Let Them Eat Dividends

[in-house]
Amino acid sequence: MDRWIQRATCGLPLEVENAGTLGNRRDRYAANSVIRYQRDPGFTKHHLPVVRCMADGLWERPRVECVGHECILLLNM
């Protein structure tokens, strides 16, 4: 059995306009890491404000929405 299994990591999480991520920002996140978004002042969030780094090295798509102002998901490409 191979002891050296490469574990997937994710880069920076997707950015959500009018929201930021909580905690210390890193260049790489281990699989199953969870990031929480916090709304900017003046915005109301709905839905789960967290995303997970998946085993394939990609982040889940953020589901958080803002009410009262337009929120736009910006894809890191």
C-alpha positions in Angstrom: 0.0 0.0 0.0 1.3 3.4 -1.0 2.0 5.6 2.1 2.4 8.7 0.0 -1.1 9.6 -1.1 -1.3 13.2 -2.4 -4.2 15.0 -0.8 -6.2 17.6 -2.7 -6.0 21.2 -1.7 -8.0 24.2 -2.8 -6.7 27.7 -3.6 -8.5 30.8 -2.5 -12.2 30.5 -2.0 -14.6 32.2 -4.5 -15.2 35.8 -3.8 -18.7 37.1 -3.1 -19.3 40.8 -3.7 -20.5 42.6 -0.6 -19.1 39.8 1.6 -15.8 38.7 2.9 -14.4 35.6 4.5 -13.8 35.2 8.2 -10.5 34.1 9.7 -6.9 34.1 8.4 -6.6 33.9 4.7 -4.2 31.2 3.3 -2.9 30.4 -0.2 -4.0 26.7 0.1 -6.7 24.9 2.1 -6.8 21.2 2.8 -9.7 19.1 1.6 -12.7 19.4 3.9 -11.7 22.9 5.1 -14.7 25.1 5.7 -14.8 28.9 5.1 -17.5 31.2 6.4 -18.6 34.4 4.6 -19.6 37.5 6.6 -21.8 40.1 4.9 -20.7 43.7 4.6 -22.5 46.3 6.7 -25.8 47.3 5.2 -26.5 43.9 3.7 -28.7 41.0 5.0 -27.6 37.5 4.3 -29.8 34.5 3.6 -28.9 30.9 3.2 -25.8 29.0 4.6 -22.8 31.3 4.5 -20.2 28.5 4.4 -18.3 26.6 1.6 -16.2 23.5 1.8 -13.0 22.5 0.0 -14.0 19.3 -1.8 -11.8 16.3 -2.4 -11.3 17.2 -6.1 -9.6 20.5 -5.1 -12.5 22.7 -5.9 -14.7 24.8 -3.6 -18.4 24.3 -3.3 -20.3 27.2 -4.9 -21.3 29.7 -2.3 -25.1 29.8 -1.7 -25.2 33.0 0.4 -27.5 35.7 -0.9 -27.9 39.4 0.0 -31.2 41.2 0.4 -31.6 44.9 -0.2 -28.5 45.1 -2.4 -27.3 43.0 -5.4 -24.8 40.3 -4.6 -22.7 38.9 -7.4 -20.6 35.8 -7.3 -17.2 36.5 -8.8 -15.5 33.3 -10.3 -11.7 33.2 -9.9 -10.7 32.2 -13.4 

Israel's economy is defying gravity and so are its food prices. Interest rates went down, did a U-turn and now are going up. Stock prices fell, then rose. The only thing unchanged is that the poor and the middle class are struggling more than ever as the price of food soars. What in the world is going on? Let's begin with the economy. The gloom-dripping economists, me included, are eating crow. We said Israel faced recession as the world economy slows. But Israel's economy grew at an annual rate of 5.4 percent in the first quarter of 2008. Business GDP grew even faster, by 6.1 percent. The unemployment rate dropped to 6.3 percent of the work force in the first quarter of 2008, a 13-year low. Israelis went on a spending binge, doubling their purchases of durable goods, mainly cars and refrigerators, as the slumping dollar made imports cheaper in shekels. Growth was powered by a 12.6 percent rise in exports, despite the 11-year low in the dollar-shekel exchange rate. Software and related service exports rose by a third, even though the weak dollar makes them very expensive in shekel terms. High-tech companies like Checkpoint, Alvarion and Nice, which sell to telecoms and related industries, report continued strong demand. There is even more good news. The New York-based global bank CLS, which specializes in foreign exchange, announced on May 26 that the Israeli shekel would join 16 other strong currencies and could now be freely bought and sold worldwide at its branches. CLS trades $4 trillion daily. Surely there must be a dark side to all this optimism. And there is - inflation. Consumer prices in Israel have risen by nearly 5 percent in the past 12 months and they rose 1.5 percent in April alone. This reflects higher energy prices, which makes it more expensive to transport food, and higher world food prices overall. A U.N. report called world food inflation "a quiet tsunami." In the past year, the price of oil has doubled, from $65 to today's $135/bbl. As a result, gasoline now costs NIS 6.58 a liter (about $8 a gallon). This is a major burden for low-income groups, who spend a far higher proportion of their income on gas and food than do the wealthy. Since 2000, the share of wages in total national income has fallen sharply in Israel, from two-thirds to only 62 percent. So working people are squeezed, earning relatively fewer shekels and with each shekel, buying less and less. The prices of rice and flour are especially worrisome. Worldwide, the price of rice has doubled, from $12 to $24 per 100 lb. sack, as supply failed to grow to meet rising demand. Wheat prices, too, have risen by 65 percent. The poor of the world, who live on bread or rice, face growing hunger. This has led to food riots in 30 countries, including Haiti and Egypt. At the end of April Sugat, which controls 70 percent of the rice sold in Israel, hiked its prices, and the supermarket chain Supersol in turn raised its rice prices by 33-65 percent. Sugar, oil and coffee have all risen dramatically, too. Even though Israel is not a poor country, rice is still a key staple for lower-income groups here. Hunger is now widespread in Israel. Food inflation has made it much worse. Organizations like Latet (which means "to give" in Hebrew) distribute rice to the poor. "But [because of high prices] we will have to stop buying and distributing it very soon," Eran Weintraub, Latet director, recently told the Jerusalem Post. "The poor are being hit in all directions. Those who barely kept their heads above water will now also become truly poor." Historians claim Marie Antoinette never said, "Let them eat cake," when told the poor had no bread. But philosopher Jean-Jacques Rousseau did say it, with irony, in 1776, to illustrate the huge gap between rich and poor. Today, I believe Israel's government is saying it, by its callous lack of action. It is not just in Haiti that the poor are being immiserated, but in Israel too. Why should not some of the fiscal dividends from Israel's booming economy be paid at once to those who cannot afford to feed their children? • The writer is academic director of TIM-Tel Aviv. • The Finance Ministry presented the government with a proposed 315.8 billion shekel ($92.6 billion) budget for 2009. The proposal includes an across-the-board cap of 1.7% on increased government spending. • The Consumer Price Index rose 0.7% in May, according to the Central Bureau of Statistics, marking the highest inflation level registered in the month of May in six years. Inflation over the past 12 months now stands at 5.4% - far above the government's targeted upper bound of 3% annual inflation. • Bank of Israel Governor Stanley Fischer has hinted that further hikes in interest rates may be imminent. In a speech before the Federal Reserve Bank of Boston, Fischer stated that "if inflation continues at the current rate, we will have to continue taking appropriate action." He also revised 2008 GDP growth expectations to about 4%, up from previous estimates of 3.2%. • Israeli construction firm Gelats is purchasing a 72,600 square meter solar energy park outside of Madrid for 32 million euros ($49 million), expanding the company's international solar energy business portfolio. • The Municipality of Tel Aviv-Jaffa has begun considering bids for the single largest plot of development property ever put up for sale in Israel - the 55,000 square meter parcel of land that formerly housed the Tel Aviv wholesale market. The plot has been granted building rights for a mixture of 1,800 residential apartments, commercial and public buildings, and a public park. It is estimated that the land may be worth as much as $1.2 billion.